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Needle Biopsy Works Well in Diagnosing Breast Cancer
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TUESDAY, Dec. 15 (HealthDay News) -- When it comes to diagnosing breast cancer, women and their doctors have some options, but new research suggests that the less invasive "core needle biopsy" procedure is nearly as effective in diagnosing breast cancer as an open surgical procedure is, with fewer complications than the surgical version.
The new analysis, scheduled to published in the Jan. 5 issue of Annals of Internal Medicine, looked over data from more than 100 studies comparing different biopsy methods. It found that core needle biopsy and surgical biopsy provided women with roughly similar results.
"Our findings were that any core needle biopsy has a lower risk of complications, and was almost as accurate as surgical biopsy," said the study's principal investigator, Wendy Bruening, the associate director of the ECRI Institute Evidence-based Practice Center in Plymouth Meeting, Penn.
Additionally, Bruening said that "women diagnosed with core needle biopsy were more likely to be treated with just one surgical procedure."
The U.S. government's Agency for Healthcare Research and Quality commissioned and funded the study.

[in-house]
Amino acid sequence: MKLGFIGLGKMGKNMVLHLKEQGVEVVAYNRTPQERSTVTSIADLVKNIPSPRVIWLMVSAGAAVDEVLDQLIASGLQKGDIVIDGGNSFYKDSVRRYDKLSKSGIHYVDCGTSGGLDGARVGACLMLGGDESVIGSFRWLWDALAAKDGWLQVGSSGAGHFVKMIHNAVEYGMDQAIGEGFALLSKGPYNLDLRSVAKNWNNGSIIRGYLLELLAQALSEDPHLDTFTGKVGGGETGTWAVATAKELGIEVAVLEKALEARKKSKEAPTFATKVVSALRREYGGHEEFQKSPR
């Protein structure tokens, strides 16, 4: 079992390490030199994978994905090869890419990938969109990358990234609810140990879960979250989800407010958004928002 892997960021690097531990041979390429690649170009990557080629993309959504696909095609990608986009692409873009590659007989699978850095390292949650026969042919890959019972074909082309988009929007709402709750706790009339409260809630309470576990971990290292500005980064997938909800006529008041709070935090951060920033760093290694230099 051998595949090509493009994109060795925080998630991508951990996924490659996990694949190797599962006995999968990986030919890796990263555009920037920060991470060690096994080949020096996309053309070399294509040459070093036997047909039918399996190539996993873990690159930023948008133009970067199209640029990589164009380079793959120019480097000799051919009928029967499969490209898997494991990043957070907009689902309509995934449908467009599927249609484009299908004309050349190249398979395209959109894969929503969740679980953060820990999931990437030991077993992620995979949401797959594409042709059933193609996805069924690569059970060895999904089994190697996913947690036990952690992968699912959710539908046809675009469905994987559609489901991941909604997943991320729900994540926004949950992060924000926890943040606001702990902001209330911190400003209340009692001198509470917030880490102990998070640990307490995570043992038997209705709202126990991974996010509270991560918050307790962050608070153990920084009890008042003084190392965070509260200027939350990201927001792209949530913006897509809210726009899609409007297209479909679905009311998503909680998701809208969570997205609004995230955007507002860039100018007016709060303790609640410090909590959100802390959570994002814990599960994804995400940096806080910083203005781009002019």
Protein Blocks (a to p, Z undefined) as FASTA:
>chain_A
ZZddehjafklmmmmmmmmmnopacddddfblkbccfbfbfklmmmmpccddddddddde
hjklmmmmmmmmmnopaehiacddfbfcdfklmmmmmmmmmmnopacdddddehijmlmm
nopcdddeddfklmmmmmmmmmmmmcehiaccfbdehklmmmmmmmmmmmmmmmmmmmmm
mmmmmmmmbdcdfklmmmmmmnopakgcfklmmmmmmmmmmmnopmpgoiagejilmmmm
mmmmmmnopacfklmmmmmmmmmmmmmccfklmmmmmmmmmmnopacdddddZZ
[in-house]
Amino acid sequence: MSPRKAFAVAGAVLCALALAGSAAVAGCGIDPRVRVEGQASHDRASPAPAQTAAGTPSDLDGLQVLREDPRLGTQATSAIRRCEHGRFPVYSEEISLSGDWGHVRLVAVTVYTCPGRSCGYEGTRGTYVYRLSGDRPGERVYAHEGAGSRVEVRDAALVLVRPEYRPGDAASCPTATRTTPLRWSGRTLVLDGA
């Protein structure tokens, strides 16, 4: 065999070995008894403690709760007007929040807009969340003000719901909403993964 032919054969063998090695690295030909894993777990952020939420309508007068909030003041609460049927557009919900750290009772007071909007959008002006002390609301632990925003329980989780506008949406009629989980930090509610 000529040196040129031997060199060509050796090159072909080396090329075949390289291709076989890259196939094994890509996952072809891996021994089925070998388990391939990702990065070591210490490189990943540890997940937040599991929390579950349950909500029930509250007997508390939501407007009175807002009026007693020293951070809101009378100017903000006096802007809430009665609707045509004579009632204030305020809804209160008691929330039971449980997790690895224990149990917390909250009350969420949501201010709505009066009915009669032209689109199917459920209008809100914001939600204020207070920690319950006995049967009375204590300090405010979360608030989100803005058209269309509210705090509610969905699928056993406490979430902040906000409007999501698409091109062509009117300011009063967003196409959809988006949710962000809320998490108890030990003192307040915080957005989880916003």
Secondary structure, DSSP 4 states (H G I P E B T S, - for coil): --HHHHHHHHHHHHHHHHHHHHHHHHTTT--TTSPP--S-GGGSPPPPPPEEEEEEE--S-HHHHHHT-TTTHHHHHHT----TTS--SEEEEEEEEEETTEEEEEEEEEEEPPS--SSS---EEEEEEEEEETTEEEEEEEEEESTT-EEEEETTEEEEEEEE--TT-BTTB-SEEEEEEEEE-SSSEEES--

Biopsies are only done after other tests, such as a mammogram, suggest that breast cancer might be present. In any biopsy procedure, a sample is taken from the suspicious area and examined for signs of malignancy.
An "open" surgical biopsy can be done using either general or local anesthesia, explained Dr. Karen Stanford, a surgeon at the Brooklyn Hospital Center in New York City. During this procedure a scalpel is used to open the skin so that the sample can be taken. Because it's a surgical procedure, scarring is a likely complication.
Core needle biopsy, on the other hand, uses a large needle with a hollow center to draw out a "core" sample from the suspicious lesion. This procedure is done using local anesthesia, Stanford said.
The 107 studies included in Bruening's analysis examined more than 57,000 breast lesions.
Although the researchers felt that many of the studies didn't meet the standards to provide a high level of evidence, they were generally large and consistent enough to conclude that the results indicate that core needle biopsy is nearly as accurate as a surgical biopsy.
The researchers found that the rate of complications for core needle biopsy was less than 1% while surgical biopsy complication rates were between 2 and 10%.
"No biopsy method is completely accurate, but the available methods are close in accuracy," said Bruening, who added, "Women usually prefer core needle biopsy."
And, most women have the option of having core needle biopsy, said Stanford, who noted that core needle biopsy is her preferred procedure.
"Most of the time, core needle biopsy is reliable enough to gather information about the diagnosis, and it may be the only procedure that women need because most breast biopsies are negative. For that reason, if we can do a minimal procedure, it's best for patients," said Stanford.
Bruening and her colleagues recommended that women talk with their doctors about which option might be best for them.
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SOURCES: Wendy Bruening, Ph.D., associate director, ECRI Institute Evidence-Based Practice Center, Plymouth Meeting, Pa.; Karen Stanford, M.D., surgeon, The Brooklyn Hospital Center, New York City; Jan. 5, 2010, Annals of Internal Medicine